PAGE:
We’ll admit that while audits may not be altogether interesting or endearing, their design hinges on usefulness and practicality, rather than attractiveness. Then again, there may be some of you out there who live and breathe audit reports. If you fall into that category, we’ve got quite a blog post lined up for you!
Located in the ‘Reports’ section of the Office 365 Compliance Center, auditing reports allow users quick access to information regarding user and administrator activity across their Office 365 instance. Within the reports page, users can access auditing reports, device management reports, and data loss protection reports. Today, we’ll be focusing on the former.
With both Microsoft Azure and Exchange now part of the Office 365 platform, these reports are also available from the Compliance Center. It is these areas - along with the Office 365 Protection Center – that we will be discussing in this post. So, let’s get started!
The Office 365 Protection Center
If you need to find out whether a user viewed a specific document, or purged an item from a mailbox, this can be done in the Office 365 Protection Center. Users can search through the unified audit log to view both user and administrator activity in your Office 365 organization. A unified audit log contains the following types of activity:
- User activity in SharePoint Online & OneDrive for Business.
- Admin activity in SharePoint Online.
- User activity in Exchange Online (Exchange mailbox audit logging).
- Admin activity in Exchange Online (Exchange admin audit logging).
- Admin activity in Azure Active Directory.
The latter three are the other areas we’ll be discussing in this post.
Let’s start with the basics. Before anything else, an admin must first turn on audit logging before any searching of the audit log can happen. It takes roughly 15 minutes after an event occurs in SharePoint Online or OneDrive for Business for the corresponding log to become viewable. Users can search the audit log for activities that were performed within the previous 90 days.
Performing an Office 365 audit can be done by going to protection.office.com
and signing in with your Office 365 account. From there, simply select your criteria – activities, start/end date, users, and files – and you’re good to go!
- You can choose between searching for specific activities through clicking on the activity name or, for all activities in a group (such as folder activities), by clicking the group name.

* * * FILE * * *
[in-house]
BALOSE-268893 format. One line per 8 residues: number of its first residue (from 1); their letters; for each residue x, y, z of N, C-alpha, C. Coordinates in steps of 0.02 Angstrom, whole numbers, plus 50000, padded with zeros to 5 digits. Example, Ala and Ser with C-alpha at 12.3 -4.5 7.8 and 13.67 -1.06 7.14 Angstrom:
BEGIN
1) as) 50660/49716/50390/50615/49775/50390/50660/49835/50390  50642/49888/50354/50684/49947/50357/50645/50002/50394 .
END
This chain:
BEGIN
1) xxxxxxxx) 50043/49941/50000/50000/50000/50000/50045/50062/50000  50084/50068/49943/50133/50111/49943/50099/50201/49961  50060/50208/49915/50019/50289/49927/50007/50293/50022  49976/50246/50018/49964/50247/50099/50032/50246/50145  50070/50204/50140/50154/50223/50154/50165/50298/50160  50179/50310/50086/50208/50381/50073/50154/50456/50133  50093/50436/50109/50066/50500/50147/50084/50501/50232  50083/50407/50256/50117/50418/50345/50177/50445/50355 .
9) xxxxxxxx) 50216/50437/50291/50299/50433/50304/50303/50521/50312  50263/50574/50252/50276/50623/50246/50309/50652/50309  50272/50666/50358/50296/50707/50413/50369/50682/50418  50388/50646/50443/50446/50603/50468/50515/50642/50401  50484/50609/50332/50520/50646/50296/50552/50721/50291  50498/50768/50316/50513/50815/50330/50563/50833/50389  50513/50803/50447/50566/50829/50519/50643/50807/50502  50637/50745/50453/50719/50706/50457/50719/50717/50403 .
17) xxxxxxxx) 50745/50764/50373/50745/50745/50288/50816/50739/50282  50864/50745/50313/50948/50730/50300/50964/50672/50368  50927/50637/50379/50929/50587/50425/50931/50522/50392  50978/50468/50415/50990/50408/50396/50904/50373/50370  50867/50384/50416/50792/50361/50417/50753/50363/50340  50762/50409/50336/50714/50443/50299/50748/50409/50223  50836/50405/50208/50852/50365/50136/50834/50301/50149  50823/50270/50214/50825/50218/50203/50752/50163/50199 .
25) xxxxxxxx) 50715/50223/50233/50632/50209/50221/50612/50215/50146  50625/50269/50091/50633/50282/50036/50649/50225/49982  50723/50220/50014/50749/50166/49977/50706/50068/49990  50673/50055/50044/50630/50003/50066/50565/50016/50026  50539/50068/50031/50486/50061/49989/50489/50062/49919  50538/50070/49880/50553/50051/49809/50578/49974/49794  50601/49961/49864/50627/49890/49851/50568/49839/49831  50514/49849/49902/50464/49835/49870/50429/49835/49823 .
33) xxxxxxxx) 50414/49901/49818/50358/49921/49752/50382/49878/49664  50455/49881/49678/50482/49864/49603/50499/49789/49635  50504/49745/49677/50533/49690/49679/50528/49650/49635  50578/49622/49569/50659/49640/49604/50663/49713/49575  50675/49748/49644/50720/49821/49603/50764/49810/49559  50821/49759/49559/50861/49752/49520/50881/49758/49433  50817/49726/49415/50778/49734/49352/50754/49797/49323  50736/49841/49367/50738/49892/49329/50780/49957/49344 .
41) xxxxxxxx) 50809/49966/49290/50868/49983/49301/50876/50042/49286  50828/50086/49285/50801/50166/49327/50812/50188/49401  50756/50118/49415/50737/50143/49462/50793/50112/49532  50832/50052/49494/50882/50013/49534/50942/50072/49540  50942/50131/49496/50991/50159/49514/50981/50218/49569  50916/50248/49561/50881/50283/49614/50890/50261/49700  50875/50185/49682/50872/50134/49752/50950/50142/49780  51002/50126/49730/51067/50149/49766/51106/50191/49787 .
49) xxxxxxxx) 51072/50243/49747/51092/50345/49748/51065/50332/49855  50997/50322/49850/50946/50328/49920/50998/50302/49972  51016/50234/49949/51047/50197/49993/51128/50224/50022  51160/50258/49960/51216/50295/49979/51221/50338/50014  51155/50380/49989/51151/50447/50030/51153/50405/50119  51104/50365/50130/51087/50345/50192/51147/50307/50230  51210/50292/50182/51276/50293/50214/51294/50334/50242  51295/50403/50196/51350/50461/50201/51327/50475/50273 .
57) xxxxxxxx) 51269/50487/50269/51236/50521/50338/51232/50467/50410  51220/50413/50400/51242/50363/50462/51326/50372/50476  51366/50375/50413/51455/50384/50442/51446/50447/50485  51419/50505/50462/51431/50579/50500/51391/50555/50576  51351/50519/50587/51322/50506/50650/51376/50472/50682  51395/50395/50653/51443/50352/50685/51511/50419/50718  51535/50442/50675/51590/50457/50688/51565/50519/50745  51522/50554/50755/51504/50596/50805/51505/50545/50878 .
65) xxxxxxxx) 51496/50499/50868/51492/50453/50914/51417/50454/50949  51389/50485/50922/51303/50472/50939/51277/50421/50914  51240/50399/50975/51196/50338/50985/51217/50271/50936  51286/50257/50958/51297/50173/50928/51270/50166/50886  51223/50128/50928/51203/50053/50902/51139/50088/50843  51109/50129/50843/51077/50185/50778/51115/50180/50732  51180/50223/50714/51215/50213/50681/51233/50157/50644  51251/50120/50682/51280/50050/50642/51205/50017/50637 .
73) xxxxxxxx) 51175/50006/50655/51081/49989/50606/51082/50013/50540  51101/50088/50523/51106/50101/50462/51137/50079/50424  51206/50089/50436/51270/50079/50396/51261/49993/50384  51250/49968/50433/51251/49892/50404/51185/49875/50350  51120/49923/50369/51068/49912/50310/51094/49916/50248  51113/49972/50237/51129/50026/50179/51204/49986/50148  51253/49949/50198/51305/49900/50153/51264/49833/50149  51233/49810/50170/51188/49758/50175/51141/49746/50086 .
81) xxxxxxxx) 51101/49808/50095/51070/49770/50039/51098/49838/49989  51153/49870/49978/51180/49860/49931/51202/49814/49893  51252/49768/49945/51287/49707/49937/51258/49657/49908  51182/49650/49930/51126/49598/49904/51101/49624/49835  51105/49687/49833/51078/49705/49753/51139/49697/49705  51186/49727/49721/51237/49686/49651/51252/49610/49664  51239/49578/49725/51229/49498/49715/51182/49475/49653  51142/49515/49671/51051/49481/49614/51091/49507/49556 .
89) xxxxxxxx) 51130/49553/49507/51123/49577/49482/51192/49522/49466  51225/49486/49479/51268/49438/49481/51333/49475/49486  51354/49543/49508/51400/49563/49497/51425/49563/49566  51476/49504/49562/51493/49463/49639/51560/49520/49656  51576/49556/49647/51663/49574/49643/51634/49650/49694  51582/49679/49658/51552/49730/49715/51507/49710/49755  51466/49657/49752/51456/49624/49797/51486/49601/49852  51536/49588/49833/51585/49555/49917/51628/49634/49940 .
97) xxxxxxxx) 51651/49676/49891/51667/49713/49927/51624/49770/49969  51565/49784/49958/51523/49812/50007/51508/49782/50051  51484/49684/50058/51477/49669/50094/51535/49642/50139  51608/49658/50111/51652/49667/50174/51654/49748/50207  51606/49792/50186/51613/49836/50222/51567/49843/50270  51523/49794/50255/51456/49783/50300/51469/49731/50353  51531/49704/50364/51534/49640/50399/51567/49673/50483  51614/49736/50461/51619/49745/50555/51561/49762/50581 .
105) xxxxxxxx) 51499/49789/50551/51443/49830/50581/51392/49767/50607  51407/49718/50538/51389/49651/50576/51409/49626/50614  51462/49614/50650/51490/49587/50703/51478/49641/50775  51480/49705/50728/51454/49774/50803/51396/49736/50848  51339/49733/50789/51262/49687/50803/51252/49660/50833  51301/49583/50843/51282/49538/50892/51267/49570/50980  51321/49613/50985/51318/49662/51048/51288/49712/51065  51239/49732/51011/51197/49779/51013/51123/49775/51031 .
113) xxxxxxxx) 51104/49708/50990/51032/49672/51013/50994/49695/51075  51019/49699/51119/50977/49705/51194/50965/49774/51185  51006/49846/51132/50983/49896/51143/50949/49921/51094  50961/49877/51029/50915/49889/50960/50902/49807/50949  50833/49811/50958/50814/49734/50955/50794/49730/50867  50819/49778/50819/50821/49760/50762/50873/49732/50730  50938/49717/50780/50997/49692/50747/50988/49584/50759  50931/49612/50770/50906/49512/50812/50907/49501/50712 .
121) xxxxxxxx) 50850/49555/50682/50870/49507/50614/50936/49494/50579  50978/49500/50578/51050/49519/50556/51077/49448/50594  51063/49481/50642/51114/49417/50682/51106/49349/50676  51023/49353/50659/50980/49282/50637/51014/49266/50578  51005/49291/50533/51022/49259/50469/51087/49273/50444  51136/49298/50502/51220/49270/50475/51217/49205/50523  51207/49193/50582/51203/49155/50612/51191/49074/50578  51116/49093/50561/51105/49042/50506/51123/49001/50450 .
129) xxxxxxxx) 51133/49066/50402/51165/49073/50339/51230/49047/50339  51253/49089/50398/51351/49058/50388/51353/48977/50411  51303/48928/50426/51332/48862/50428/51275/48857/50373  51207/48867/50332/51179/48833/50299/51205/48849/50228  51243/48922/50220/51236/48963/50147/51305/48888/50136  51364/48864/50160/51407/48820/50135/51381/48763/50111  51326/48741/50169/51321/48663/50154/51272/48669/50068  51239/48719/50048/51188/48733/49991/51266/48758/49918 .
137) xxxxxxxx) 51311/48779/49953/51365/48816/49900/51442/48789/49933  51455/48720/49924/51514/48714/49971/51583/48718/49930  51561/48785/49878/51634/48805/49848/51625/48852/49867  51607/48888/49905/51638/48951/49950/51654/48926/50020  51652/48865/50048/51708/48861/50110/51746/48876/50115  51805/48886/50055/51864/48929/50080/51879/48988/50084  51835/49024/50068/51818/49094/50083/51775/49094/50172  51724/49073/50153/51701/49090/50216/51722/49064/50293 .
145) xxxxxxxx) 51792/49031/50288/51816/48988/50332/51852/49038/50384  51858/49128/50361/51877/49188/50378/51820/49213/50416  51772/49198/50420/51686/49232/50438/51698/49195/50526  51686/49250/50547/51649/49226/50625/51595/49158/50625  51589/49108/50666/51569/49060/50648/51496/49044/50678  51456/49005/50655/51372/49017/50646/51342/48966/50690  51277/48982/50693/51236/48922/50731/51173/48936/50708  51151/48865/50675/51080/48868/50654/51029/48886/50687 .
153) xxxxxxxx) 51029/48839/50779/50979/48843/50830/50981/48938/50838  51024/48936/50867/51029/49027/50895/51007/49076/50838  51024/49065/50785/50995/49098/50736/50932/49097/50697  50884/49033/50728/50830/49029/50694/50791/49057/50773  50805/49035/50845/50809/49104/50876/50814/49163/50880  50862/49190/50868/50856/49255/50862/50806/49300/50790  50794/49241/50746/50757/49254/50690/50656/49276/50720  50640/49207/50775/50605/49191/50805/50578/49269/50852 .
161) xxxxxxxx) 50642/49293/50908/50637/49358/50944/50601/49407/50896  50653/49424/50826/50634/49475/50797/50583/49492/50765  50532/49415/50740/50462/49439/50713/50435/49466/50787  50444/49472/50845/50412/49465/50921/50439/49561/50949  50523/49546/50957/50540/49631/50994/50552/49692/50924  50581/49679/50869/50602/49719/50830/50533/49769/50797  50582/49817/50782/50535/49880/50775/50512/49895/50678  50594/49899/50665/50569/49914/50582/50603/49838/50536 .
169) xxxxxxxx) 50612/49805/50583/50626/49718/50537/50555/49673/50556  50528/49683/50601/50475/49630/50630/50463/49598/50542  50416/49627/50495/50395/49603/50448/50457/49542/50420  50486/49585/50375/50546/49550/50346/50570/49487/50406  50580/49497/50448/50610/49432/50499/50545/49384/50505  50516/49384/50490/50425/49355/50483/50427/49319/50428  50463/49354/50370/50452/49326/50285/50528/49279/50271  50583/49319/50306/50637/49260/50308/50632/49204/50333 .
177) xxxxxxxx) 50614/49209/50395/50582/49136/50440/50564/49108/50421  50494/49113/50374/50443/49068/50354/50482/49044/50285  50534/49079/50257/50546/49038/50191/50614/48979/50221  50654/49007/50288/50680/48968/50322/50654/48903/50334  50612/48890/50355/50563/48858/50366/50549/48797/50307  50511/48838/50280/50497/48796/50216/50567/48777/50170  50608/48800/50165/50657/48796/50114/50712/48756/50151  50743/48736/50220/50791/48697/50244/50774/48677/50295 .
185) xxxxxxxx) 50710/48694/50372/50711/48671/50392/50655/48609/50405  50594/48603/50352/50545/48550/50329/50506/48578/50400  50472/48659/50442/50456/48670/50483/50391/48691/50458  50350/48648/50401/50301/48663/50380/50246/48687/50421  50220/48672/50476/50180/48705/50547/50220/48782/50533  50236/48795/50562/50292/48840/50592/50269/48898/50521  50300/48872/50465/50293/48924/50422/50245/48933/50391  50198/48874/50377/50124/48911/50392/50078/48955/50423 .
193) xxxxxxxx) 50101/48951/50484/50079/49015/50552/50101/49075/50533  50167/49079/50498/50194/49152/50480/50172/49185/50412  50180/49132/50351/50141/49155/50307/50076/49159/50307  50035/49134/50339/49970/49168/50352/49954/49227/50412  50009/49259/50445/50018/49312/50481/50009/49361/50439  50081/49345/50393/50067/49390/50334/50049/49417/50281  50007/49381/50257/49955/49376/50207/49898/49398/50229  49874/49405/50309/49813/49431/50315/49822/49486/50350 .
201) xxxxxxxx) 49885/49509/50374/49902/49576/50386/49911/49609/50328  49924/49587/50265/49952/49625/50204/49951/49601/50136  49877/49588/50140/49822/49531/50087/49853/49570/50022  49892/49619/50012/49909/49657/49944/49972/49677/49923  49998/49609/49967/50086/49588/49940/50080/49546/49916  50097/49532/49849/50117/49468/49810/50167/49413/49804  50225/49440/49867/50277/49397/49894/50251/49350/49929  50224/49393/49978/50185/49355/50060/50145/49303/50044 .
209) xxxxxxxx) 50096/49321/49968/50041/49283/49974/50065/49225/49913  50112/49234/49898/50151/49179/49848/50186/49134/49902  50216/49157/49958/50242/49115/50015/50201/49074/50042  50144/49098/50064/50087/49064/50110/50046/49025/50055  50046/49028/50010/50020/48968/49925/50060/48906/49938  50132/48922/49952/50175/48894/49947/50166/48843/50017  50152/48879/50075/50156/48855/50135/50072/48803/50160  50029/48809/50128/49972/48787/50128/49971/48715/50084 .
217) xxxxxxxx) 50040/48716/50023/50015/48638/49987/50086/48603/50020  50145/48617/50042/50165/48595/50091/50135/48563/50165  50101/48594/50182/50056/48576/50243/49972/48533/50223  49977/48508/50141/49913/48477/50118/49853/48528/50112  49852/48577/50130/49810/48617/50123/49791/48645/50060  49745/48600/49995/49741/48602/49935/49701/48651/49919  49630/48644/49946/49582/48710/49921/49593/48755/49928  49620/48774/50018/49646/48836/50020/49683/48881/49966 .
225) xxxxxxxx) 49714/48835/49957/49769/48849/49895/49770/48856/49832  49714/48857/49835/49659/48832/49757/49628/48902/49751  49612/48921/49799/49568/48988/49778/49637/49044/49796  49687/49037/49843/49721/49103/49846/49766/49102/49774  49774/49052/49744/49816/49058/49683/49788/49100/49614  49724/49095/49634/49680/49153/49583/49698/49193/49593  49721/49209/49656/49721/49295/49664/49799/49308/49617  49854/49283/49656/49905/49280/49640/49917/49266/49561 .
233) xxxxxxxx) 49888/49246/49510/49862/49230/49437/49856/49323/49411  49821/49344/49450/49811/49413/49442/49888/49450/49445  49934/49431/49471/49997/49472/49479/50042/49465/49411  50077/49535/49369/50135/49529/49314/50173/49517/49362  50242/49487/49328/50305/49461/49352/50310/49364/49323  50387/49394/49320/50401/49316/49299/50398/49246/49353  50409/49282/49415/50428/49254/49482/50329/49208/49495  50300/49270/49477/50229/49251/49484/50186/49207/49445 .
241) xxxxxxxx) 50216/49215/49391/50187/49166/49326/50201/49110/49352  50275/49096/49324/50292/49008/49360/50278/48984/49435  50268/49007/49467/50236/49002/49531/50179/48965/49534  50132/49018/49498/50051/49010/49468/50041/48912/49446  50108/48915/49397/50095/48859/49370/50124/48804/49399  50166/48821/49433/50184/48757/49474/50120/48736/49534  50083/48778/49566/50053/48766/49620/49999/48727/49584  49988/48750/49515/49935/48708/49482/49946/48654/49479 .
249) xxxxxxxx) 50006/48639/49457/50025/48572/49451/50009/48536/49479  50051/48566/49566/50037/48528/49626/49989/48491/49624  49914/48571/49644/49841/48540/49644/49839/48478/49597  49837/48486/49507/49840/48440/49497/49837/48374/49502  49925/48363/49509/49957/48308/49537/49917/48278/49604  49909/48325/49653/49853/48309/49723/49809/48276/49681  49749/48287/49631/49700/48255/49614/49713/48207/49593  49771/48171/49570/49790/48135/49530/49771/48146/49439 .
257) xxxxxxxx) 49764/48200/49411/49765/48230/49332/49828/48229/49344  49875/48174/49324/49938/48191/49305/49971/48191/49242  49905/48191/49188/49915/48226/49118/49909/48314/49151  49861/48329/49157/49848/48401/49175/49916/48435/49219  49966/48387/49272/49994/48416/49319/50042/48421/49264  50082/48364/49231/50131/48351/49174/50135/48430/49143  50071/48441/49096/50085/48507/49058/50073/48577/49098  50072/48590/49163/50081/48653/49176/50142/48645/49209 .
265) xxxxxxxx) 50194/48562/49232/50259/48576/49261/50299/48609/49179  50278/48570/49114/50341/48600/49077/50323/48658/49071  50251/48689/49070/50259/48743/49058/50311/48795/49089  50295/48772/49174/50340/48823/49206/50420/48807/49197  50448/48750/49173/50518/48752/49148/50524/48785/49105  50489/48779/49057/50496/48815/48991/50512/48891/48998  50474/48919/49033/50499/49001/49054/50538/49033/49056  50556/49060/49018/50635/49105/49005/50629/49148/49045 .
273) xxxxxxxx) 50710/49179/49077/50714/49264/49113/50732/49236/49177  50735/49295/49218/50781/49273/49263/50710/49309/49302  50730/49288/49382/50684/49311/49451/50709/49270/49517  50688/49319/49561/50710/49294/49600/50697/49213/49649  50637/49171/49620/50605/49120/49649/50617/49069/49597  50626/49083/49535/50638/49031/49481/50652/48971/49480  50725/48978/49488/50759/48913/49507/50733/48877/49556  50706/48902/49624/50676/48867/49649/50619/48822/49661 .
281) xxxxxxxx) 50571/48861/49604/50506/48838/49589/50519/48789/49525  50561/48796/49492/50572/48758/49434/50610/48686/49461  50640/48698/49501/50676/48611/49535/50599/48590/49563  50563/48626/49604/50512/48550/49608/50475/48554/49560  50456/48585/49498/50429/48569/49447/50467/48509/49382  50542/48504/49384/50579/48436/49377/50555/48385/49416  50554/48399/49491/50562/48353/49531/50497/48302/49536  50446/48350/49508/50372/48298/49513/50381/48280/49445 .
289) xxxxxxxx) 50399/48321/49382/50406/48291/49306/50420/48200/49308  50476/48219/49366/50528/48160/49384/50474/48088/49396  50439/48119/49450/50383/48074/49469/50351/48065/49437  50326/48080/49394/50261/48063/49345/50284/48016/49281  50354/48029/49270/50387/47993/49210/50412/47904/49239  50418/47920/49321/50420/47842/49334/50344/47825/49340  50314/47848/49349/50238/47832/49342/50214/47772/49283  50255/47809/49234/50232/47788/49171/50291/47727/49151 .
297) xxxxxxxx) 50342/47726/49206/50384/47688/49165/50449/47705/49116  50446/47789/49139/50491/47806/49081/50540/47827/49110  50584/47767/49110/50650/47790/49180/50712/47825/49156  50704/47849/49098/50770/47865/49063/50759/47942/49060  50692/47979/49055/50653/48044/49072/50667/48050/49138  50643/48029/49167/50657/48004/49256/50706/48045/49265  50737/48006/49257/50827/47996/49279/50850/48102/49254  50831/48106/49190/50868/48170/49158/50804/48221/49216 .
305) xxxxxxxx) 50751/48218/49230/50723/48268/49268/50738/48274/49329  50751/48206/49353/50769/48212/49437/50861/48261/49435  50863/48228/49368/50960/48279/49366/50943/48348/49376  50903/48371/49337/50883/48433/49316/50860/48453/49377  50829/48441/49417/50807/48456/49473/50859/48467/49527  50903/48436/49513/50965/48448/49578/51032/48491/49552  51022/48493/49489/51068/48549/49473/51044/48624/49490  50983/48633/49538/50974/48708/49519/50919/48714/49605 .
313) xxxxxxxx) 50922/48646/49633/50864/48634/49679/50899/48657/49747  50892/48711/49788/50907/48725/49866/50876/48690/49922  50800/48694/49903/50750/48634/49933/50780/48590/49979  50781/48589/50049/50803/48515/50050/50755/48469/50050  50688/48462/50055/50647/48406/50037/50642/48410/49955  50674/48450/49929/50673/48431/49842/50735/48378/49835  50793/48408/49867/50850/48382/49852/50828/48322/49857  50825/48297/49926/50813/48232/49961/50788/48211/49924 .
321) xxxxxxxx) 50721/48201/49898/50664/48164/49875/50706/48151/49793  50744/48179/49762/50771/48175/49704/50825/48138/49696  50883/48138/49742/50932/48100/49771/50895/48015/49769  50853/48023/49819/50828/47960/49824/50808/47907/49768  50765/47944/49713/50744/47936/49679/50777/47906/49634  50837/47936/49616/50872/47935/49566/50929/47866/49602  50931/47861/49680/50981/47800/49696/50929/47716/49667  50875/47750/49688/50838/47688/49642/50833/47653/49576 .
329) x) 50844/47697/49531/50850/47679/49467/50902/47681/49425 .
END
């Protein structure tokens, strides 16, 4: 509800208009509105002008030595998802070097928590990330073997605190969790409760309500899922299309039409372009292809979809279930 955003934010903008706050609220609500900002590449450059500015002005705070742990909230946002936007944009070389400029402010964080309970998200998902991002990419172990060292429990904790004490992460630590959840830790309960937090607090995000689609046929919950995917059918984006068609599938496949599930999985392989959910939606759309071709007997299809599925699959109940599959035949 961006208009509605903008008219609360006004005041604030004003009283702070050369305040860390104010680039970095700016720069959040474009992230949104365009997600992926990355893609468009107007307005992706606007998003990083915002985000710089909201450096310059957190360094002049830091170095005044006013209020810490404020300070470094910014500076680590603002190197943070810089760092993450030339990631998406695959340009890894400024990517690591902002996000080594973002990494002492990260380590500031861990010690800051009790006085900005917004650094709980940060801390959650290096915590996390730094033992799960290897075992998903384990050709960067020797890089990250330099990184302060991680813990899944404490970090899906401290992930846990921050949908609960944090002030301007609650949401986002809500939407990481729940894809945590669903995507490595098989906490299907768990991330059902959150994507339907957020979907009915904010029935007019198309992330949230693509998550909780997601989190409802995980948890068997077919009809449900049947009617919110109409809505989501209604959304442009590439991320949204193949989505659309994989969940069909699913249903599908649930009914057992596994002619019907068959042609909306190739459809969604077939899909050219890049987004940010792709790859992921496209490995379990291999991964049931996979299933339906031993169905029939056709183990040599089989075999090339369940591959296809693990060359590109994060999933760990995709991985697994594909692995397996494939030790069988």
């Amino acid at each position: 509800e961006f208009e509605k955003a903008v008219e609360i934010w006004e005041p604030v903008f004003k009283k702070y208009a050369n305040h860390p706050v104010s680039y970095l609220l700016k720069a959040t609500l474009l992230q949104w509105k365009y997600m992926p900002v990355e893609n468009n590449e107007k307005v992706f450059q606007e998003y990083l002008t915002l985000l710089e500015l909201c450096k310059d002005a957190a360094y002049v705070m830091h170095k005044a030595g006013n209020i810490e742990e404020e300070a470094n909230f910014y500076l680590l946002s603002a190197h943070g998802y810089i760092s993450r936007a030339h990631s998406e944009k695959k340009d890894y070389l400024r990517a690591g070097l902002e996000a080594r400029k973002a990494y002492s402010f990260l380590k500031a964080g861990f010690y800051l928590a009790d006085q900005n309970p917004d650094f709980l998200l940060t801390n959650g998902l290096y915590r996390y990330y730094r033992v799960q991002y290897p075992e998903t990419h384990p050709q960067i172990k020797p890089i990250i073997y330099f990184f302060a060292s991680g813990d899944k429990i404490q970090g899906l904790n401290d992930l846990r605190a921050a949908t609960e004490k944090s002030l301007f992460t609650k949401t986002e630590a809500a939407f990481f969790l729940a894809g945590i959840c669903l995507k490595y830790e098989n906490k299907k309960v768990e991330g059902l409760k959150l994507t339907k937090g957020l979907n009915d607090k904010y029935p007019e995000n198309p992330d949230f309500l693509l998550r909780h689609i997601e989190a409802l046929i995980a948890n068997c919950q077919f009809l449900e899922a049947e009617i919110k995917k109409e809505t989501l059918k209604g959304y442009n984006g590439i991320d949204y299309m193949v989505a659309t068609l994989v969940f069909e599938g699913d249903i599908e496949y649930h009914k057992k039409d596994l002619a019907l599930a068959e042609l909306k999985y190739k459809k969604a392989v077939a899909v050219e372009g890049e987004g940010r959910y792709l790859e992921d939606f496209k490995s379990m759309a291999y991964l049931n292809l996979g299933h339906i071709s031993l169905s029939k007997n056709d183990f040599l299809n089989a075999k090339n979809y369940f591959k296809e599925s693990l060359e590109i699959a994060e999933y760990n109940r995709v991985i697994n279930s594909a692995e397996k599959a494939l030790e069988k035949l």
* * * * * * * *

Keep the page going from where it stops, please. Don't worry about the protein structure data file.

- To display entries from the exchange admin audit log, select ‘show results for all activities’ in the activities list.
- The search results have a limit of 1000, so if you return this number of results you should consider refining your search criteria.
Azure Active Directory (AD)
Azure audit reports can be used to identify any privileged actions that occur in their Azure AD, providing the event name, the individual who performed the action, the affected resource, and the date and time. Privileged actions include elevation changes (password reset), policy configurations (password policies), and directory configuration (domain settings changes). Reports are categorized into the following:
- Anomaly Report - Sign-in events that were found to be irregular.
- Integrated Application Report - Insight into how cloud applications are being used.
- Error Report - Indicates errors that may occur when provisioning accounts to external applications.
- User-specific Report - Displays device/sign-in activity data for a specific user.
- Activity Logs - A record of all audited events within the last 24 hours, 7 days, or 30 days; as well as group activity changes, password reset, and registration activity.
In contrast to the 15 minutes it takes for activities to show up in Office 365 audit logs, it takes up to 12 hours for events to appear in Azure AD (and Exchange online, as well).
For a full list of audit report events, and what each entail, see here. To retrieve your Azure AD audit log, sign into your Azure Management Portal.
- Some advanced anomaly and resource usage reports are only available when Azure Active Directory Premium is enabled. Advanced reports help users respond to potential threats, and receive access to analytics on device access and application usage.
Used mainly for troubleshooting configuration issues by tracking any specific changes made by administrators, there are two types of audit logs in Microsoft Exchange.
Any changes made to your Exchange Online organization by a Microsoft data center administrator, or by a delegated administrator, are logged, and these are recorded in Administrator audit logs. Users are able to use the Exchange Admin Center (EAC) or the Shell to search for and view any audit log entries. Admin audit logging is enabled by default.
Exchange Online also provides mailbox audit logging to let you track access to an individual mailbox owner. Mailbox audit logs record whenever a mailbox is accessed by an administrator, a delegated user, or the person who owns the mailbox; providing a comprehensive overview of everyone who has accessed the mailbox. Unlike admin audit logging, this has to be manually enabled - users must enable mailbox audit logging for each mailbox they wish to access a report for.
- Both admin and mailbox audit logs are available to export via the EAC or Shell.
- Admin audit log entries are, by default, kept for 90 days. For any On-Premises Exchange organization, this can be changed by using the SetAdminAuditLog cmdlet.
So here they are: the audit reports available in the Office 365 Compliance Center. Now, if you want to dig deeper, you might want to look at a third party tool like Sharegate and its reporting capabilities.
Tell me, what are the reports you'd want to be able to run in Office 365?